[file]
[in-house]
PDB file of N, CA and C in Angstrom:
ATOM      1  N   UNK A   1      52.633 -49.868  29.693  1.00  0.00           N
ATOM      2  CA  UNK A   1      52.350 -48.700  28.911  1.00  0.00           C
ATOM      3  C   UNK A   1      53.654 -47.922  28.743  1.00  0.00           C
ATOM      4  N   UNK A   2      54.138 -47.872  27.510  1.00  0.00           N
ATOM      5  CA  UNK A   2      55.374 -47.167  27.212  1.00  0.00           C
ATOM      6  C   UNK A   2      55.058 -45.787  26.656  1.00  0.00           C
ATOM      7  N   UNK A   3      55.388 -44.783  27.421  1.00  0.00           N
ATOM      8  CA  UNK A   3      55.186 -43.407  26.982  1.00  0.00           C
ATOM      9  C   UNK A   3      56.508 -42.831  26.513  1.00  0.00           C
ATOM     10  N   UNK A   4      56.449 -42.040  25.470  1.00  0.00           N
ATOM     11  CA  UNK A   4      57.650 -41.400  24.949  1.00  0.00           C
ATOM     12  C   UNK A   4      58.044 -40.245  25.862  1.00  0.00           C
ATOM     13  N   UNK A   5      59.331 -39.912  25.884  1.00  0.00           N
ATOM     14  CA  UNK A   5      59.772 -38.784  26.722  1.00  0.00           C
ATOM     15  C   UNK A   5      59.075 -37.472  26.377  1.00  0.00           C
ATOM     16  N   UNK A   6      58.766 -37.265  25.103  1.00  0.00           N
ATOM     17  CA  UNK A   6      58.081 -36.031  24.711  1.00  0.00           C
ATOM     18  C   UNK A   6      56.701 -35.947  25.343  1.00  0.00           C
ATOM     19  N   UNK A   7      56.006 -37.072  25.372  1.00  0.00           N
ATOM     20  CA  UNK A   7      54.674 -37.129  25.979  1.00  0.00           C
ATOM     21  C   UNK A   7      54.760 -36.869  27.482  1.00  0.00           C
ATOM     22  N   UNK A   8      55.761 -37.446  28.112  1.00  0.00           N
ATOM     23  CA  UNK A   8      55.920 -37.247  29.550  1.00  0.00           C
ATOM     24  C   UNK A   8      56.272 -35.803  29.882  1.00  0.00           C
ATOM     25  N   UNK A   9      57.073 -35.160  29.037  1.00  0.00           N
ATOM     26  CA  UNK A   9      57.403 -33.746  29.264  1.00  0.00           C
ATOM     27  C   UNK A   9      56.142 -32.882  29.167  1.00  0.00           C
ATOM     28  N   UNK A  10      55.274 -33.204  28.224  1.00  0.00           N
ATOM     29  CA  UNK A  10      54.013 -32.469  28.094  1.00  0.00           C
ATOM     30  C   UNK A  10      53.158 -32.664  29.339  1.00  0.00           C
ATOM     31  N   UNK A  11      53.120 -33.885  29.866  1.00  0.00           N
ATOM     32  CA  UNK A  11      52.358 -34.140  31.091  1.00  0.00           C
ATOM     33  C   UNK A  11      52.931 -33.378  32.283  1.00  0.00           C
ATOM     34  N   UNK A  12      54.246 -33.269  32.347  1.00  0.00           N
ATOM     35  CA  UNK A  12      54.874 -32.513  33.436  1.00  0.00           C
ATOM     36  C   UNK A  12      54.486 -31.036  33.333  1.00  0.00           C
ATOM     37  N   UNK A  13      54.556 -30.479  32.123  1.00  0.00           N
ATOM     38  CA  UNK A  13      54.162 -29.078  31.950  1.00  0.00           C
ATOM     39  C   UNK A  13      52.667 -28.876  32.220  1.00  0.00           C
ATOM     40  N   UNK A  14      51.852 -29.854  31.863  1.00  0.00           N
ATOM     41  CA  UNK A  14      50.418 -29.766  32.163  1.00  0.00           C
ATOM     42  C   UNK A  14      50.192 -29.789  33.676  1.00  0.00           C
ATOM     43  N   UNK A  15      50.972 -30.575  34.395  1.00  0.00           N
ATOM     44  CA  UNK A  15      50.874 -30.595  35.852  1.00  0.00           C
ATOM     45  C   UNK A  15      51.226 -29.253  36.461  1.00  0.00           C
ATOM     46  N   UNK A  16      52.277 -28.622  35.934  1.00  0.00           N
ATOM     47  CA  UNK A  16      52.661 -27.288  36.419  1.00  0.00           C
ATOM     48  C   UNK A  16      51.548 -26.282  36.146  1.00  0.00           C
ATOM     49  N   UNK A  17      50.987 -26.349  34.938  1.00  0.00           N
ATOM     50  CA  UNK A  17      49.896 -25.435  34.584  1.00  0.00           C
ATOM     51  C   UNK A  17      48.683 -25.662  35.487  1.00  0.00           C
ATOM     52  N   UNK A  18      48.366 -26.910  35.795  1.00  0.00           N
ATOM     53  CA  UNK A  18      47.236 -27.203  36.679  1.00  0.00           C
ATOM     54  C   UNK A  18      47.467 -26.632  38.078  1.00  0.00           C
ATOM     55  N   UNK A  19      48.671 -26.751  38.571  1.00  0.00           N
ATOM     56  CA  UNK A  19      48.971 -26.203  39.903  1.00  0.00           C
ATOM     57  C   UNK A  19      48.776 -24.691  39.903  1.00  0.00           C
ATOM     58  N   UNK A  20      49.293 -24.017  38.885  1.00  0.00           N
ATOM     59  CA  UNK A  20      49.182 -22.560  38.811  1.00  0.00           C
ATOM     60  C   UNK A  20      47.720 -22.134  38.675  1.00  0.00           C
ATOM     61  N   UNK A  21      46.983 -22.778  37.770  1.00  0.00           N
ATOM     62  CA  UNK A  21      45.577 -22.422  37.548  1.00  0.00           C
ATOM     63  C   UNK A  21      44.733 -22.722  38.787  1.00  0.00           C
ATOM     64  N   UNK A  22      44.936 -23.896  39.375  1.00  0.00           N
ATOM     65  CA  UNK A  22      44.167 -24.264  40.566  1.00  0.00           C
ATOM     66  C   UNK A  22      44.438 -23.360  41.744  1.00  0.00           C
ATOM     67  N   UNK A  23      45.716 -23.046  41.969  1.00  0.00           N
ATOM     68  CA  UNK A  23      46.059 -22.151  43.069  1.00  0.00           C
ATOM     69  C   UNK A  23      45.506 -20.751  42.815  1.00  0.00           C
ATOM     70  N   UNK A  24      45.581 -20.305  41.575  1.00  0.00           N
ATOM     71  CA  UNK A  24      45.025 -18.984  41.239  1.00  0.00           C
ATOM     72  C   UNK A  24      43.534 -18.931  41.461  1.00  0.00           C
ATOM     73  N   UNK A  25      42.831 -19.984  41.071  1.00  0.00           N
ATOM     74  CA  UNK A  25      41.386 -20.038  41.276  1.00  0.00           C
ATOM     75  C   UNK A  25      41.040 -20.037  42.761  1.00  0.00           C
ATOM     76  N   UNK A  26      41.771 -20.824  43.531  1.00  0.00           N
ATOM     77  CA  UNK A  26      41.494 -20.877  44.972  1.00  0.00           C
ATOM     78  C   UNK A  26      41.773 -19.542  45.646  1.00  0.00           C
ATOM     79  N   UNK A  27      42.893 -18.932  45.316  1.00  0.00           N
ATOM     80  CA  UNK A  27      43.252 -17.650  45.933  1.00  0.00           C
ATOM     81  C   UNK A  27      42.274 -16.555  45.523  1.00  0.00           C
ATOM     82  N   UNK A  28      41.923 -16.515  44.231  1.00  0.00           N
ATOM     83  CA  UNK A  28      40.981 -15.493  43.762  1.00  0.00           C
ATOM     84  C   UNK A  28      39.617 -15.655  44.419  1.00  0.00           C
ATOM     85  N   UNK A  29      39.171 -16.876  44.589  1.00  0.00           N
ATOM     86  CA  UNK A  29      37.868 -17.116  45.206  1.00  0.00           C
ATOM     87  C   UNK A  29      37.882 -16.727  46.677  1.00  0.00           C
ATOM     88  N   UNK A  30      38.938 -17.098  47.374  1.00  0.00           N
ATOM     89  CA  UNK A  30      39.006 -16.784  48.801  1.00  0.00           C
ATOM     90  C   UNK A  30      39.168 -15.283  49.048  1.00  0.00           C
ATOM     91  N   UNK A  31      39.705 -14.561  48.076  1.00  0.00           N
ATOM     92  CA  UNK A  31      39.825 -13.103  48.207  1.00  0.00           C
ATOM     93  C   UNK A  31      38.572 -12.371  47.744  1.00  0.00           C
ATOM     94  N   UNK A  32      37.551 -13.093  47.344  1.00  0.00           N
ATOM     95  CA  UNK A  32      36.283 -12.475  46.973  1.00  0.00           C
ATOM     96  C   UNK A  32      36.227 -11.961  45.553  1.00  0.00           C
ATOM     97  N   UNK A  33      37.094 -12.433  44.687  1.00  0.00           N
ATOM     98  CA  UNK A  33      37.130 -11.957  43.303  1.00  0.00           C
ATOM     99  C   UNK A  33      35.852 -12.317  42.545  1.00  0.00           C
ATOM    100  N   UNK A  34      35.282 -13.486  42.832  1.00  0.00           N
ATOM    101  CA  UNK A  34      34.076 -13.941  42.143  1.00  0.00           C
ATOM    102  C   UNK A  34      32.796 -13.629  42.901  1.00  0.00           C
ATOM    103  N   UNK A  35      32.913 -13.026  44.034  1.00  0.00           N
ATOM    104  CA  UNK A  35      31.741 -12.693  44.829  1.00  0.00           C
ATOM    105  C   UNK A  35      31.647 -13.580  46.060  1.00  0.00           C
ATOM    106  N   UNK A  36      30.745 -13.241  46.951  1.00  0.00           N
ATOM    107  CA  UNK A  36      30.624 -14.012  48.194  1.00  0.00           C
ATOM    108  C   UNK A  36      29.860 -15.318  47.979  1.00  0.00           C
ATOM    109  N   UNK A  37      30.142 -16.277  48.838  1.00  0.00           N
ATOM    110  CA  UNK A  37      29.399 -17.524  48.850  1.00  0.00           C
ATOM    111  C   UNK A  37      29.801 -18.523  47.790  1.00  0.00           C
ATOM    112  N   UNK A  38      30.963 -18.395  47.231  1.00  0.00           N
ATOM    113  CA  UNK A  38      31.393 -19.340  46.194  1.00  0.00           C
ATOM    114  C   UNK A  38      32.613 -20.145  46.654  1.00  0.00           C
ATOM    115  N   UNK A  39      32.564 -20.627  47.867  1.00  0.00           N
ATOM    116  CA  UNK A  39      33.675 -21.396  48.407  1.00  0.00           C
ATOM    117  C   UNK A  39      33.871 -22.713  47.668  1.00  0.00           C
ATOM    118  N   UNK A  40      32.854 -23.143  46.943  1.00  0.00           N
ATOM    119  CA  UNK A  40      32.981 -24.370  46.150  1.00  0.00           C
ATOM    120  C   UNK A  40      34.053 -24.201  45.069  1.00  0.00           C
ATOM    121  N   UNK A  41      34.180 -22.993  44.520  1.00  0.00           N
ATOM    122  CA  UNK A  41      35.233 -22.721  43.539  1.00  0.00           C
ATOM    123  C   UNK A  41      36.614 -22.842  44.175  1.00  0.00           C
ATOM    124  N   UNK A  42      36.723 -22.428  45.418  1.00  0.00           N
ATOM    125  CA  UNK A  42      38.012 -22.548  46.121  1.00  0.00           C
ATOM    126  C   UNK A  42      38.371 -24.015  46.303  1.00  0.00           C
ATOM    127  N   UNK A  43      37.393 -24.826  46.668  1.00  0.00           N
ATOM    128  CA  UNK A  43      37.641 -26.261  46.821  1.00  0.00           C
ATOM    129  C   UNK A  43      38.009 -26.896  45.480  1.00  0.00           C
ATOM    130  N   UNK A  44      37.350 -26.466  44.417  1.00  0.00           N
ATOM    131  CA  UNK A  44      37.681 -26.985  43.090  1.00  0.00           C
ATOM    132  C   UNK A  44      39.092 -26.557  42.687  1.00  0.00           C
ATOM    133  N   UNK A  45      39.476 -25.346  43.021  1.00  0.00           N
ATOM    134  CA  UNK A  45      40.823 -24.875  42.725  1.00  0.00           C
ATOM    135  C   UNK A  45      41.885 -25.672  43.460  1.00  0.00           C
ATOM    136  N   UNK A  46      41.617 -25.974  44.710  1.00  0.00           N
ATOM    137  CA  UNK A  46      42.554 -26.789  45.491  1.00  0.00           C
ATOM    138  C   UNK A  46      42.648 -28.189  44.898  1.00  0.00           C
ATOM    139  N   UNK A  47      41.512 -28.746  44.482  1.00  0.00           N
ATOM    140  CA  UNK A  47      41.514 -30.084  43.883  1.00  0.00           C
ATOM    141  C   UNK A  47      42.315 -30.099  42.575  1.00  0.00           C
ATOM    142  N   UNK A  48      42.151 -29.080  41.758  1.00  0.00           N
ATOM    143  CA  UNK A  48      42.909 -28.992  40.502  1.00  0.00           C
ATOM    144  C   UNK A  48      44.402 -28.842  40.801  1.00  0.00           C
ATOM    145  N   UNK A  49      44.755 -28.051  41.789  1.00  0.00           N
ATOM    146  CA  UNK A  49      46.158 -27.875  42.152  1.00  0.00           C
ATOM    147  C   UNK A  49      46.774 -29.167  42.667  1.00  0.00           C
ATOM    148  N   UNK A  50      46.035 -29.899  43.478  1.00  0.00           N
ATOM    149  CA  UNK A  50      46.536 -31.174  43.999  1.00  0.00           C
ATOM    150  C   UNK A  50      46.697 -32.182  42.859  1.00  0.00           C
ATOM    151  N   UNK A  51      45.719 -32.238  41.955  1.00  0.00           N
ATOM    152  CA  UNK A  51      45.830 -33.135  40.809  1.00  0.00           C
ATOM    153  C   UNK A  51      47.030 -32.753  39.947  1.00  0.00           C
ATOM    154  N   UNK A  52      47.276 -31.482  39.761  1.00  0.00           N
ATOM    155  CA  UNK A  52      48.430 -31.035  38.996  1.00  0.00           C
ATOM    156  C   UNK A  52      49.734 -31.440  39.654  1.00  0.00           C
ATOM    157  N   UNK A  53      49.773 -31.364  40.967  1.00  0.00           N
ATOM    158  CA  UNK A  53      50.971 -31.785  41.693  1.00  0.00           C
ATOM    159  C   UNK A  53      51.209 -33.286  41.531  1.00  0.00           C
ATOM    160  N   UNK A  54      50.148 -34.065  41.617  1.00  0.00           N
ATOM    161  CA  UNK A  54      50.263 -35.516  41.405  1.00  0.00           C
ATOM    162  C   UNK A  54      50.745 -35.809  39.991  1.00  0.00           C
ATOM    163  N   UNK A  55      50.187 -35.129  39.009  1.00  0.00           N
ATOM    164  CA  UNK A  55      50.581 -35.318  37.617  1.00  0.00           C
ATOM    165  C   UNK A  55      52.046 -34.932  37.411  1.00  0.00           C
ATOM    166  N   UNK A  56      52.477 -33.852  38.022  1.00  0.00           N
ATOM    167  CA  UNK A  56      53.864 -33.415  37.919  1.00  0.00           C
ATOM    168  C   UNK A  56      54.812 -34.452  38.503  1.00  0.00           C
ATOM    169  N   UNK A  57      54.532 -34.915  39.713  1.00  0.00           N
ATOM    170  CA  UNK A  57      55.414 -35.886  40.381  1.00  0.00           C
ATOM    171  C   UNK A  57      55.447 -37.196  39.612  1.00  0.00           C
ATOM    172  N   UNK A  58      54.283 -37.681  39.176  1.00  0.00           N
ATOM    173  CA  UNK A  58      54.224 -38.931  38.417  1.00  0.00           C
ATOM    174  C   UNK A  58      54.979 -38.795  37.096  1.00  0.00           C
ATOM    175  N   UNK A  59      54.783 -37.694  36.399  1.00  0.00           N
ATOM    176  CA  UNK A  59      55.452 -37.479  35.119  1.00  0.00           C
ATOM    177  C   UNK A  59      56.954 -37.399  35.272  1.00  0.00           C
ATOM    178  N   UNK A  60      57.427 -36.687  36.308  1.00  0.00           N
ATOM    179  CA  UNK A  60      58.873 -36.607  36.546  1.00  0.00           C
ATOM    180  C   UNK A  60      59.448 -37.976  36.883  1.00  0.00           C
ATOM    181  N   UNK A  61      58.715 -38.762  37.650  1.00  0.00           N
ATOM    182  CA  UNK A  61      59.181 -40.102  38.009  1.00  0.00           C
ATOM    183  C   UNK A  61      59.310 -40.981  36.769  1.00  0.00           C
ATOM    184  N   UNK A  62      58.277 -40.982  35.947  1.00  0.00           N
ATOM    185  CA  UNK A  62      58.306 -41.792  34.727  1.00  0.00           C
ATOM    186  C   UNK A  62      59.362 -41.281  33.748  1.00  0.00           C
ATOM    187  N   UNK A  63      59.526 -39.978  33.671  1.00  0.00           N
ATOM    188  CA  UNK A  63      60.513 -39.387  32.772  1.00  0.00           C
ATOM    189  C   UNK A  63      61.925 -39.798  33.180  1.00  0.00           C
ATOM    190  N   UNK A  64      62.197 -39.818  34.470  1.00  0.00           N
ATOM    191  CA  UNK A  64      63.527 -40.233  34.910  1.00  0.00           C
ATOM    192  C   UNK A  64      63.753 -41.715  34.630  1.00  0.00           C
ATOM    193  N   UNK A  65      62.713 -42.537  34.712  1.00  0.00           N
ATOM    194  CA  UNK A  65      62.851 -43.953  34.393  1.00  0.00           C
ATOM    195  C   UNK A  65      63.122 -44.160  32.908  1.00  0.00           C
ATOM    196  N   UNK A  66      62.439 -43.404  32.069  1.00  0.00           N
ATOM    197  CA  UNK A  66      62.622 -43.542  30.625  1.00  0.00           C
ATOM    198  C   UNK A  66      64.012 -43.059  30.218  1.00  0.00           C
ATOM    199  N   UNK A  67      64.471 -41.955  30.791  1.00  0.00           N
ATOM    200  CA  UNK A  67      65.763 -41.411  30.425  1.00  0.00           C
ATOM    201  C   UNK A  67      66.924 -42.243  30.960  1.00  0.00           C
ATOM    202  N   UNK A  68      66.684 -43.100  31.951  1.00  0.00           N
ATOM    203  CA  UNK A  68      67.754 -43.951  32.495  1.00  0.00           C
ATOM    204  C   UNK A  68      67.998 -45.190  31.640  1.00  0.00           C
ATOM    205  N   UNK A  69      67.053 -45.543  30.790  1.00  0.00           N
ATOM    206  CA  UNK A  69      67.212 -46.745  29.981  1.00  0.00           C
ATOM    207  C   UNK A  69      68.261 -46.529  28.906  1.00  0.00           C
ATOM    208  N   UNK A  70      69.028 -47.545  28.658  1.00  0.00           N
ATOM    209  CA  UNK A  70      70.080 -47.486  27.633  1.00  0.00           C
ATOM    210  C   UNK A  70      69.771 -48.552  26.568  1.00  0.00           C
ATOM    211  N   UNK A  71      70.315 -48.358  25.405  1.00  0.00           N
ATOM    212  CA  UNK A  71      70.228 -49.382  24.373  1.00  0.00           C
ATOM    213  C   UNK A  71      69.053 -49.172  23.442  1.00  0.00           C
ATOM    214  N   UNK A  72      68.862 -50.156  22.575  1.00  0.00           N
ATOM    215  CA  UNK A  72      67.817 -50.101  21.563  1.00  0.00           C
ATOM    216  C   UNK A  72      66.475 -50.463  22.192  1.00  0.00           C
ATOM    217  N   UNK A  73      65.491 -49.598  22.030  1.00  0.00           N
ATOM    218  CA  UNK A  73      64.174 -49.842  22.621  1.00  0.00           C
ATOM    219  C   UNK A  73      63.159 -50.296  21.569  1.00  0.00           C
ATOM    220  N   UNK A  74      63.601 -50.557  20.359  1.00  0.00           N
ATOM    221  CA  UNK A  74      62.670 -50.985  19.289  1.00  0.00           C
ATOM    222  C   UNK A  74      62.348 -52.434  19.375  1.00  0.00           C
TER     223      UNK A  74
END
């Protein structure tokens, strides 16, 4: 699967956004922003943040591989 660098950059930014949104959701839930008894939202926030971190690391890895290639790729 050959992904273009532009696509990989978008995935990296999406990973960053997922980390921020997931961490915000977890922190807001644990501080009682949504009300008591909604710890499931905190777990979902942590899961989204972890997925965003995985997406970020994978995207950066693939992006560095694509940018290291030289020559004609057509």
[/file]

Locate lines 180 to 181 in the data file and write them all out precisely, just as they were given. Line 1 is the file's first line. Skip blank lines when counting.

ATOM    178  N   UNK A  60      57.427 -36.687  36.308  1.00  0.00           N
ATOM    179  CA  UNK A  60      58.873 -36.607  36.546  1.00  0.00           C